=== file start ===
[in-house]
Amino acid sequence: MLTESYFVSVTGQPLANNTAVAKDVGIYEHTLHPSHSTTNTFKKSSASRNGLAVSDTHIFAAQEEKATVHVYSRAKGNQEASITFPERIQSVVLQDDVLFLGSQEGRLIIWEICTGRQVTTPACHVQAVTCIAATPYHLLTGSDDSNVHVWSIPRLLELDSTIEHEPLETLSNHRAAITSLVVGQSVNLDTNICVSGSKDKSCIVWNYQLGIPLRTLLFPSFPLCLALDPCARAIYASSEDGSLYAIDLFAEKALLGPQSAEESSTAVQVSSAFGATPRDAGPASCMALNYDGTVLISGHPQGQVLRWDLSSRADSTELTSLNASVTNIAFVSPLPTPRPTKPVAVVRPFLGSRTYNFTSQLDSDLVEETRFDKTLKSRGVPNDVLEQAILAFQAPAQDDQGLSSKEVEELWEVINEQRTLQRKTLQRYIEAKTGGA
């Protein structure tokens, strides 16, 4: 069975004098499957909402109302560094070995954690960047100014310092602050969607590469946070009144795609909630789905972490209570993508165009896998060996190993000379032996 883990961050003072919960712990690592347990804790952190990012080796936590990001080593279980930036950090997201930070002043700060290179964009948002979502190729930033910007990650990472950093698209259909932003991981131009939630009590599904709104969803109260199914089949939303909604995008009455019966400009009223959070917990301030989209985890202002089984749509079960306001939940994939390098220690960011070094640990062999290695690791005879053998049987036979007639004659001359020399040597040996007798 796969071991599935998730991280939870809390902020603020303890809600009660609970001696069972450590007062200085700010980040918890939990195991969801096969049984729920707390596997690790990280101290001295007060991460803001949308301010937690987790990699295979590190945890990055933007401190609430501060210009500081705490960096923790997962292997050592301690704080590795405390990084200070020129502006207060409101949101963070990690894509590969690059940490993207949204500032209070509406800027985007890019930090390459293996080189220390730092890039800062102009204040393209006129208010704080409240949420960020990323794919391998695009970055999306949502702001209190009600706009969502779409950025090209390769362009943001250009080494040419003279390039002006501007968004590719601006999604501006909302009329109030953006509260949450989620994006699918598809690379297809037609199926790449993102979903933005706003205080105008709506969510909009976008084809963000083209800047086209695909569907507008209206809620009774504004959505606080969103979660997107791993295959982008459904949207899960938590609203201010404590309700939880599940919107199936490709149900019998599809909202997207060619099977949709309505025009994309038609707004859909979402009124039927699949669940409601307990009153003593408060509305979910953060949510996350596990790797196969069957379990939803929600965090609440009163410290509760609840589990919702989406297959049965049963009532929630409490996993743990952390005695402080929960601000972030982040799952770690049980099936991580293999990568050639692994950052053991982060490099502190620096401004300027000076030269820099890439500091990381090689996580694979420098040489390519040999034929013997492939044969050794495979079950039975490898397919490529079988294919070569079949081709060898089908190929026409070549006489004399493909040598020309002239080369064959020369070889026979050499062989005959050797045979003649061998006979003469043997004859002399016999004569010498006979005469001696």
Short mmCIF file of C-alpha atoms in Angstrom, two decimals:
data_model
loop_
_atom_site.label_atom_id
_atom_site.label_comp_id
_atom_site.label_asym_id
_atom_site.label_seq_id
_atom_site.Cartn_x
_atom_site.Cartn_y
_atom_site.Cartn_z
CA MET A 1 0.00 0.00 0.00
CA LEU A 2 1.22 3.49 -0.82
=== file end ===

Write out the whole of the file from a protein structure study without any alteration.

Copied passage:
[in-house]
Amino acid sequence: MLTESYFVSVTGQPLANNTAVAKDVGIYEHTLHPSHSTTNTFKKSSASRNGLAVSDTHIFAAQEEKATVHVYSRAKGNQEASITFPERIQSVVLQDDVLFLGSQEGRLIIWEICTGRQVTTPACHVQAVTCIAATPYHLLTGSDDSNVHVWSIPRLLELDSTIEHEPLETLSNHRAAITSLVVGQSVNLDTNICVSGSKDKSCIVWNYQLGIPLRTLLFPSFPLCLALDPCARAIYASSEDGSLYAIDLFAEKALLGPQSAEESSTAVQVSSAFGATPRDAGPASCMALNYDGTVLISGHPQGQVLRWDLSSRADSTELTSLNASVTNIAFVSPLPTPRPTKPVAVVRPFLGSRTYNFTSQLDSDLVEETRFDKTLKSRGVPNDVLEQAILAFQAPAQDDQGLSSKEVEELWEVINEQRTLQRKTLQRYIEAKTGGA
């Protein structure tokens, strides 16, 4: 069975004098499957909402109302560094070995954690960047100014310092602050969607590469946070009144795609909630789905972490209570993508165009896998060996190993000379032996 883990961050003072919960712990690592347990804790952190990012080796936590990001080593279980930036950090997201930070002043700060290179964009948002979502190729930033910007990650990472950093698209259909932003991981131009939630009590599904709104969803109260199914089949939303909604995008009455019966400009009223959070917990301030989209985890202002089984749509079960306001939940994939390098220690960011070094640990062999290695690791005879053998049987036979007639004659001359020399040597040996007798 796969071991599935998730991280939870809390902020603020303890809600009660609970001696069972450590007062200085700010980040918890939990195991969801096969049984729920707390596997690790990280101290001295007060991460803001949308301010937690987790990699295979590190945890990055933007401190609430501060210009500081705490960096923790997962292997050592301690704080590795405390990084200070020129502006207060409101949101963070990690894509590969690059940490993207949204500032209070509406800027985007890019930090390459293996080189220390730092890039800062102009204040393209006129208010704080409240949420960020990323794919391998695009970055999306949502702001209190009600706009969502779409950025090209390769362009943001250009080494040419003279390039002006501007968004590719601006999604501006909302009329109030953006509260949450989620994006699918598809690379297809037609199926790449993102979903933005706003205080105008709506969510909009976008084809963000083209800047086209695909569907507008209206809620009774504004959505606080969103979660997107791993295959982008459904949207899960938590609203201010404590309700939880599940919107199936490709149900019998599809909202997207060619099977949709309505025009994309038609707004859909979402009124039927699949669940409601307990009153003593408060509305979910953060949510996350596990790797196969069957379990939803929600965090609440009163410290509760609840589990919702989406297959049965049963009532929630409490996993743990952390005695402080929960601000972030982040799952770690049980099936991580293999990568050639692994950052053991982060490099502190620096401004300027000076030269820099890439500091990381090689996580694979420098040489390519040999034929013997492939044969050794495979079950039975490898397919490529079988294919070569079949081709060898089908190929026409070549006489004399493909040598020309002239080369064959020369070889026979050499062989005959050797045979003649061998006979003469043997004859002399016999004569010498006979005469001696």
Short mmCIF file of C-alpha atoms in Angstrom, two decimals:
data_model
loop_
_atom_site.label_atom_id
_atom_site.label_comp_id
_atom_site.label_asym_id
_atom_site.label_seq_id
_atom_site.Cartn_x
_atom_site.Cartn_y
_atom_site.Cartn_z
CA MET A 1 0.00 0.00 0.00
CA LEU A 2 1.22 3.49 -0.82